Journal 22 — Summer 2003
Table of Contents
- Early Accidents on the Midland Railway: 1847 (part 2) / By Chris Rouse
- Locomotive Aesthetics / By Jack Braithwaite
- Focus on Signalling at Melbourne Junction / By David Harris
- Skipton women staff 1916-1918
- No. 1106A at Devynock / By Tudor Watkins
- New Mills : Then and Now / By Ashley Sanders
- Beyond the Boundaries (5) / By David Geldard
- "The Emigrant and other poems"
- Query 32 : Where was this photo taken? — Bedford North Junction [no. 20, p.20; no.21, p.20]
- New query 34 : Which shed is this?
Comments on Items in Previous Journals
- Early Accidents on the Midland Railway: 1847 [no. 21, p.1]
- The Midland Railway's 100 ton gun truck [no. 21, p.9]
- Deeley and the 900 class [no. 14, p.4; no.21, p.16]
- Turntables Used by the Midland Railway [no.19, p.15; no.21 p.17]
No. 902 is shown on the 50ft turntable at the engine servicing point just outside Leeds (Wellington) station. It is one of Mathew Kirtley’s 890 Class locomotives, 62 of which were built between 1871 and 1875. Essentially an updates version of his 800 Class double framed engines, all were destined to be rebuilt by Johnson which resulted in the 890s being almost indistinguishable from his own locomotives. No, 902 spent most of its life based in Yorkshire, initially on the principle expresses, being progressively at Normanton, Sheffield and Hellifield, and survived until 1928. The other locomotive appears to be one of the Leeds based Johnson 1400 Class 2–4–0s. Taken in June 1906 at a time of transition in livery, the Johnson engines represents the Victorian era with its rather showy lining out. We also have a rare view of the back of a tender with the plates carrying the loco number and water capacity (lower) both prominent. No. 902 is in the rather American styling of Richard Deeley with large tender numerals, smokebox numberplate, and very restrained edging.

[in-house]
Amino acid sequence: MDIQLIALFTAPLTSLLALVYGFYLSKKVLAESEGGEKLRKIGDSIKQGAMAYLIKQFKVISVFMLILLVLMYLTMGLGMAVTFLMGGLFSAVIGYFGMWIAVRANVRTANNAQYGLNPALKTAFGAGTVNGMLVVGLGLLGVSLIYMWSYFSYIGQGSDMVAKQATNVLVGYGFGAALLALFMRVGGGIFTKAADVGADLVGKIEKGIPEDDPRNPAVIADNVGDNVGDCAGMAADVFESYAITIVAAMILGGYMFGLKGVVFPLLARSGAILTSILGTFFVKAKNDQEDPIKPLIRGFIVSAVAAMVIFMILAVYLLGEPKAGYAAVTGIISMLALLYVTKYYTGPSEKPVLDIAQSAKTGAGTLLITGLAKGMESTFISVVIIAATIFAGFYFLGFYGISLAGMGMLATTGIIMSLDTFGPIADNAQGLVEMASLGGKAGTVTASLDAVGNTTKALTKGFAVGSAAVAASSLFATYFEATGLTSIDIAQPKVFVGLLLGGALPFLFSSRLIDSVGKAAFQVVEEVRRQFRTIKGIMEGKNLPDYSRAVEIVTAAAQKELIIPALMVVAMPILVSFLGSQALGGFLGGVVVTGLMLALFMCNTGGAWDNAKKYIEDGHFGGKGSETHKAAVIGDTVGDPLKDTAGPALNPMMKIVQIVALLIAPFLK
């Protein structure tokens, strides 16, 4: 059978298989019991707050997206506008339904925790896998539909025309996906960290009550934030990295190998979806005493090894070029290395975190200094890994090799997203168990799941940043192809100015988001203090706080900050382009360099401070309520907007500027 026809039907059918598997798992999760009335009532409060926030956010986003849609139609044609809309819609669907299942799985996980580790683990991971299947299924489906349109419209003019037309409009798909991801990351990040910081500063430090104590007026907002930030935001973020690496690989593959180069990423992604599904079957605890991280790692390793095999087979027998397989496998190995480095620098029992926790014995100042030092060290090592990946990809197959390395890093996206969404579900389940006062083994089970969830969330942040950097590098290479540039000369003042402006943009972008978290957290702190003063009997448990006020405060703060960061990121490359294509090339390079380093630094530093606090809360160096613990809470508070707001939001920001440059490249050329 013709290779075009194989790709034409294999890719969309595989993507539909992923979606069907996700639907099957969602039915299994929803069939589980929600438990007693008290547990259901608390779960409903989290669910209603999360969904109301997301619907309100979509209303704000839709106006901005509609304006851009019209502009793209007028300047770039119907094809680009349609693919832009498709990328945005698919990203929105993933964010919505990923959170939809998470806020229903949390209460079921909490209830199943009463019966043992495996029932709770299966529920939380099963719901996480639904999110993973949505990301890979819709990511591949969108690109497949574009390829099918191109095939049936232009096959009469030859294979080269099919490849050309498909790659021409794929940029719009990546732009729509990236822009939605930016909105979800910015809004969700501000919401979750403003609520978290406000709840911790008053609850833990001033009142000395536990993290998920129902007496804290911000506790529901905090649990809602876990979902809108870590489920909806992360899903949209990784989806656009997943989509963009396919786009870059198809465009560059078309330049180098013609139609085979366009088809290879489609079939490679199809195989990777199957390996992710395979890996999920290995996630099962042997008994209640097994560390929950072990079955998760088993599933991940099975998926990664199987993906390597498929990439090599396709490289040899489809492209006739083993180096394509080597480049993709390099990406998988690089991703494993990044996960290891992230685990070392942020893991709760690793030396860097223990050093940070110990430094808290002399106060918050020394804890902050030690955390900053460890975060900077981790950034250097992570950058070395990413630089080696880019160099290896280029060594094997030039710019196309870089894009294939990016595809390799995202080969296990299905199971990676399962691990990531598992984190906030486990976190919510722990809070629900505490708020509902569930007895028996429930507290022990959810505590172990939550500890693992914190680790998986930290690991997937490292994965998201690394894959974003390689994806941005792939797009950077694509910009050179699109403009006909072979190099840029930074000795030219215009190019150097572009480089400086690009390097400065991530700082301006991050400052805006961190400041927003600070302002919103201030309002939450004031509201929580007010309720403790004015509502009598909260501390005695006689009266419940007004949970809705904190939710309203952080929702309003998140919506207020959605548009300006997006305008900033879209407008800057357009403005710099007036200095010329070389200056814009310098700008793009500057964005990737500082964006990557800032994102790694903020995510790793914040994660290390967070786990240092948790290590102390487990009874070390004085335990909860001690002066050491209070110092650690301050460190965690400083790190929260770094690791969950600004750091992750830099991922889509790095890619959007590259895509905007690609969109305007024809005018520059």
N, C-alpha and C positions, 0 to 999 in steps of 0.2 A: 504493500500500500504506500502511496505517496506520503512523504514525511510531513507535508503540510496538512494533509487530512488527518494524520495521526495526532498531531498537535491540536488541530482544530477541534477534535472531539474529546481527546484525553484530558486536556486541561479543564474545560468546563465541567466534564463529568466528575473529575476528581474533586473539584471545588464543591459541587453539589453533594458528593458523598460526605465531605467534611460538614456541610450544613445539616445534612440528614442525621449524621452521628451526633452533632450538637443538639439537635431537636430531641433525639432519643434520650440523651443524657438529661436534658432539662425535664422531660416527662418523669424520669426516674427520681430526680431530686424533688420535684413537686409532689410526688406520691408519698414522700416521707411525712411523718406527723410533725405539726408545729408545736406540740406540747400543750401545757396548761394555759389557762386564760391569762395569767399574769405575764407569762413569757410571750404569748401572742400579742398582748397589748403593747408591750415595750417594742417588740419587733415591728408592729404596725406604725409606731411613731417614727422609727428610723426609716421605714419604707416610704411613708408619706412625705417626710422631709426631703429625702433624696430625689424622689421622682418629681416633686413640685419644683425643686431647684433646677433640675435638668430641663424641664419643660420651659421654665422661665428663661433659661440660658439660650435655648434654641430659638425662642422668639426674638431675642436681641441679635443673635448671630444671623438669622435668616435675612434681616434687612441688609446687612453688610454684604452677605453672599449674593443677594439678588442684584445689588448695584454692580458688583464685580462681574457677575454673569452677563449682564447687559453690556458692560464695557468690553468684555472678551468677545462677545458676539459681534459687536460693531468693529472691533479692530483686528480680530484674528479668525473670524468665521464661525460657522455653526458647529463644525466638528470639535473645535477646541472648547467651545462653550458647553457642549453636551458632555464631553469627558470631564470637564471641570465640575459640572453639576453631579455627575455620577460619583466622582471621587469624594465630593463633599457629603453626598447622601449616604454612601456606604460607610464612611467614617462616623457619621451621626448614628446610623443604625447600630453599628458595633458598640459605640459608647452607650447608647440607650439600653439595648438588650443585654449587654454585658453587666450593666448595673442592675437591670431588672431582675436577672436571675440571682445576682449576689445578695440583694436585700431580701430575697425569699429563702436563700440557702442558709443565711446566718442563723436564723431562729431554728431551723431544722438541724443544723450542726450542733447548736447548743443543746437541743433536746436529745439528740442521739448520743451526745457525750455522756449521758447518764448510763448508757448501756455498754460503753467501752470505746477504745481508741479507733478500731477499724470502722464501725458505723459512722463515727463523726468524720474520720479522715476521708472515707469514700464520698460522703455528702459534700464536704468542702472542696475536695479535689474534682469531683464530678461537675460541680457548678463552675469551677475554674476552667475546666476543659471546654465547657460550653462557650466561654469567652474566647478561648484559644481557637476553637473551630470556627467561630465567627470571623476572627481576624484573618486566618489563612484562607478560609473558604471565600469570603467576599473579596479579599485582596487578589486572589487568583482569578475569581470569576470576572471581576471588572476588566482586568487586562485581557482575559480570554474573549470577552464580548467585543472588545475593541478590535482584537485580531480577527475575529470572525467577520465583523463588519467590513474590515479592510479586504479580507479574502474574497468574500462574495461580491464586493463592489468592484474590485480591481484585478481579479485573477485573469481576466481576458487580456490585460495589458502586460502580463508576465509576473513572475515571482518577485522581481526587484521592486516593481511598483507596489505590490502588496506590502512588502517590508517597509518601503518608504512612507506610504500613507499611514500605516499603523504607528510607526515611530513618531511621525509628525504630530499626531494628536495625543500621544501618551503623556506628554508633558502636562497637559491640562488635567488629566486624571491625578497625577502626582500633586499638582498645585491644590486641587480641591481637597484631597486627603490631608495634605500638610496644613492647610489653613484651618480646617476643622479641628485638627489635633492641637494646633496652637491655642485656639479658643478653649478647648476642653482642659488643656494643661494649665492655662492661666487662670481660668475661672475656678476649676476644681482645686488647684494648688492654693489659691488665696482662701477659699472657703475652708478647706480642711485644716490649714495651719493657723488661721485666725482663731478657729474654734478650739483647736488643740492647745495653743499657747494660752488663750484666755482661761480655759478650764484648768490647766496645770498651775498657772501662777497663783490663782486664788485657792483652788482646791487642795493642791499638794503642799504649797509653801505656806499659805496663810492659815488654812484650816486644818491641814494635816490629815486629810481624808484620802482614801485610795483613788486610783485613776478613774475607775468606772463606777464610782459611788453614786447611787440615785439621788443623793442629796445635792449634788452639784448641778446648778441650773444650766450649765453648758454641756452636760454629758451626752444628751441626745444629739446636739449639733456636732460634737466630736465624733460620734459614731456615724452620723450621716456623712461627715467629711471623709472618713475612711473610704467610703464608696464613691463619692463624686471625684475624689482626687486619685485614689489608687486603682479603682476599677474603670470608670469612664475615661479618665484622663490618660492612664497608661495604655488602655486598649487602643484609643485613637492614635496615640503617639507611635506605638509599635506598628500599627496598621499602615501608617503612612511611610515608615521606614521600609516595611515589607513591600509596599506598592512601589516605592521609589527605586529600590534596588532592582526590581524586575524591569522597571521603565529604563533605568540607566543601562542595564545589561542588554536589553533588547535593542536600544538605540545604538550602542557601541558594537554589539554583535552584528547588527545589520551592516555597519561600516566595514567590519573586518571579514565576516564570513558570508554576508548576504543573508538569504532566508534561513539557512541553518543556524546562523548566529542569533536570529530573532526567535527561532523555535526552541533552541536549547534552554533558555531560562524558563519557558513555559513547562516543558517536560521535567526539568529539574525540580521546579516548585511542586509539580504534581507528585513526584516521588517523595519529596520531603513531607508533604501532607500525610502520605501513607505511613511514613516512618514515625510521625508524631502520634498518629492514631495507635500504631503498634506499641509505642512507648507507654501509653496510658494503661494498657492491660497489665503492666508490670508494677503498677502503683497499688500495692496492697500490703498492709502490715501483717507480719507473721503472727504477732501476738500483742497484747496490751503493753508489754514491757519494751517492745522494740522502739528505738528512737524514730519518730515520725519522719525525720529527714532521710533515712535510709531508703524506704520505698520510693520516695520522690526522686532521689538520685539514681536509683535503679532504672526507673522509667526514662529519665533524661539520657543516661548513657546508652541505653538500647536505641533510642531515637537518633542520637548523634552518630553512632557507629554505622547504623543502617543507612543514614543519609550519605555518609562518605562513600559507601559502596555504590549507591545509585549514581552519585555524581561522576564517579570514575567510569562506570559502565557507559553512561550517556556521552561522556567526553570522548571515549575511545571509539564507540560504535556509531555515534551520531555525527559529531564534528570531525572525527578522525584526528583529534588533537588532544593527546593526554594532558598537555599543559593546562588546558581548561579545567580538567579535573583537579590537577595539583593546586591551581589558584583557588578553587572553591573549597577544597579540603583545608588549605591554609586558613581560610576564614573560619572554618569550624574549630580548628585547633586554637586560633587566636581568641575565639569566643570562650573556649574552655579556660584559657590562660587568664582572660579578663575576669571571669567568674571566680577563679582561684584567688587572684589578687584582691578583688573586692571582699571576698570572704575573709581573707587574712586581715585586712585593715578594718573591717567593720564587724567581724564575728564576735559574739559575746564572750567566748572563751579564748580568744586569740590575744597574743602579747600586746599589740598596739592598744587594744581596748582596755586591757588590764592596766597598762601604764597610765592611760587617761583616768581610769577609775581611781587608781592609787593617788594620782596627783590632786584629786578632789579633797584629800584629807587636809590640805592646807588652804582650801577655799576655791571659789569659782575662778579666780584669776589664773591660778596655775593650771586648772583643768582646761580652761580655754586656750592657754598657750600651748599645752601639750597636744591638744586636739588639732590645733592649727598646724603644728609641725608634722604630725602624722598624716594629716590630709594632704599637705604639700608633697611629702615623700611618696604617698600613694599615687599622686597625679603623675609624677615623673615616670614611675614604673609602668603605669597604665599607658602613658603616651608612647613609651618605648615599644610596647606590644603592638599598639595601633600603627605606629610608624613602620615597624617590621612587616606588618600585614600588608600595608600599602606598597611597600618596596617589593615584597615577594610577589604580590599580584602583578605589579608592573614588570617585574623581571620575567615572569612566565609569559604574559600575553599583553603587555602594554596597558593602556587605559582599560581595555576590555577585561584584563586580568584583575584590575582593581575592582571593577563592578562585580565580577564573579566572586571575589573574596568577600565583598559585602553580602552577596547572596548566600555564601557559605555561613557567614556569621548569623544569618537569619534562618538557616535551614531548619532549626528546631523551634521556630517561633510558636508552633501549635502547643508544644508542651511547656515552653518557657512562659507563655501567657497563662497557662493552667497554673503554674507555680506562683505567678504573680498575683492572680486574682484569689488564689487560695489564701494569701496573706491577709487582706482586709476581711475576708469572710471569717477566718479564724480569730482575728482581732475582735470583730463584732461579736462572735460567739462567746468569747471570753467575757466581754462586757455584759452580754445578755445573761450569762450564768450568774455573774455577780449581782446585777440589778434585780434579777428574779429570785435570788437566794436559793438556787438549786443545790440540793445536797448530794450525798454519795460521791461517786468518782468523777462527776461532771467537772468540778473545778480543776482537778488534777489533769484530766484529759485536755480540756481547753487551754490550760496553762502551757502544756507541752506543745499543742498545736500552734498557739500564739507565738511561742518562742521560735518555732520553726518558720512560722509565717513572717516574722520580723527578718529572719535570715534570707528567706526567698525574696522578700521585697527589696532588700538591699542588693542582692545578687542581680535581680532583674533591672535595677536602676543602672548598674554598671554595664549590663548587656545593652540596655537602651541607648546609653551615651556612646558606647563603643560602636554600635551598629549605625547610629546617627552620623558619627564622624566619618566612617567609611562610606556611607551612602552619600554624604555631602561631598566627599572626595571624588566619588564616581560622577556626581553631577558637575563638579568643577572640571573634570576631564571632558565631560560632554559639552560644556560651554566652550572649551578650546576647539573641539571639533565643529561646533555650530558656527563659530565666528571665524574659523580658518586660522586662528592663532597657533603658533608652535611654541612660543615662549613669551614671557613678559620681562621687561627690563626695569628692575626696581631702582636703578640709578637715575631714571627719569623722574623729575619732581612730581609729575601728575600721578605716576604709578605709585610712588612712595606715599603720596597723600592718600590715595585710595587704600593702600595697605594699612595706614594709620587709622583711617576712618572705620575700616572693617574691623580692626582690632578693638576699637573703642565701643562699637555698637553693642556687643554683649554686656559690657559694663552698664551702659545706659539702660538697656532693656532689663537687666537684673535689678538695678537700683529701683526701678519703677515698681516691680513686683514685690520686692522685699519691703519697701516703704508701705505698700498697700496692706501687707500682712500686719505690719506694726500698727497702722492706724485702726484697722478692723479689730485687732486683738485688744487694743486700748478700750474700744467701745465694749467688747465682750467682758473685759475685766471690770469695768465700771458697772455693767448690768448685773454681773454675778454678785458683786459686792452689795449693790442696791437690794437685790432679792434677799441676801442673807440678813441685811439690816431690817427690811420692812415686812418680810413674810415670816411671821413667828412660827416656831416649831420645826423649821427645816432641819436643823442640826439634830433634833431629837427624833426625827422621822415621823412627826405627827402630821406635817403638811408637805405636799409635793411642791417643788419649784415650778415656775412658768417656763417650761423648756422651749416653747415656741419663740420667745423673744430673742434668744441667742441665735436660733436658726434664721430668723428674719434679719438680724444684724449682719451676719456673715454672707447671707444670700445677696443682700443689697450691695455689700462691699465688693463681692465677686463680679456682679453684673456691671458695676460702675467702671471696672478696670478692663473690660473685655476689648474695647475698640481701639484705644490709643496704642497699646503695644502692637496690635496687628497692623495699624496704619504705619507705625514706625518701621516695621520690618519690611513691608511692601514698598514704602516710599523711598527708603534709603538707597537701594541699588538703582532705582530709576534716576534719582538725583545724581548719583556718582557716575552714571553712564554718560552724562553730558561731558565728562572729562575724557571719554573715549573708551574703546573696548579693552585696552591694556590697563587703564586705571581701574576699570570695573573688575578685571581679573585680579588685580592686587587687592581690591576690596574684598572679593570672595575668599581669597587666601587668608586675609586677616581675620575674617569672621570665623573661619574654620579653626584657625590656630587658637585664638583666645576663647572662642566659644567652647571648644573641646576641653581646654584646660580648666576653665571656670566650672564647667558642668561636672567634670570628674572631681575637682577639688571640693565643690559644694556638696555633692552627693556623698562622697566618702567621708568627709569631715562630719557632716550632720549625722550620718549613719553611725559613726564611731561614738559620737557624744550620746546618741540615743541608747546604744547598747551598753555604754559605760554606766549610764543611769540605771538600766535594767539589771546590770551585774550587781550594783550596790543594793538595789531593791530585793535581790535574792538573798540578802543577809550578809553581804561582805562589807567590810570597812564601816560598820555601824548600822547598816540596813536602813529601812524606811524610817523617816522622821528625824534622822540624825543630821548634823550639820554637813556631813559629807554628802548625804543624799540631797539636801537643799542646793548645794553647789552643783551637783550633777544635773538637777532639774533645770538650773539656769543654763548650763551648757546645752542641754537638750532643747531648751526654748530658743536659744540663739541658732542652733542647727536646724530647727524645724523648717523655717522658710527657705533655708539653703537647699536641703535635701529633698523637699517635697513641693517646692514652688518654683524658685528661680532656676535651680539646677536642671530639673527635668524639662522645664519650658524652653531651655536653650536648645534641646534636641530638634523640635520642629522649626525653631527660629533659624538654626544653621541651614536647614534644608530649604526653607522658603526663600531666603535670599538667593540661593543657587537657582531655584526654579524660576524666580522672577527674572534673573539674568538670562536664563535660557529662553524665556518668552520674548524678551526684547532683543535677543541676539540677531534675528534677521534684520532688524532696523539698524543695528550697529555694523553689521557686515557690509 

The locomotive servicing point allowed engines to turn and take water. It would have been used by those on shorter runds, such as to Sheffield, that still had enough coal for the return journey, and reduced the number of engine movements to and from Holbeck shed. Just to the west, at Leeds Junction — one of the busiest junctions on the system — the main lines to London and Bedford diverged. Despite quadrupling in the area, 170 yards at the junction itself remained double track until 1927, perhaps due to land acquisition problems.
[Roy F. Burrows Midland Collection Trust : notes by Peter Witts]
The cover of a 16 page booklet for the French and Belgian traveller advertising the ‘Chemins de Fer Midland D’Angleterre’. It contains details of the usual tourist spots and hotels and has no fewer than 8 maps. Principle fares from ‘Londres (St. Pancras)’ are also included.
[Roy F. Burrows Midland Collection Trust]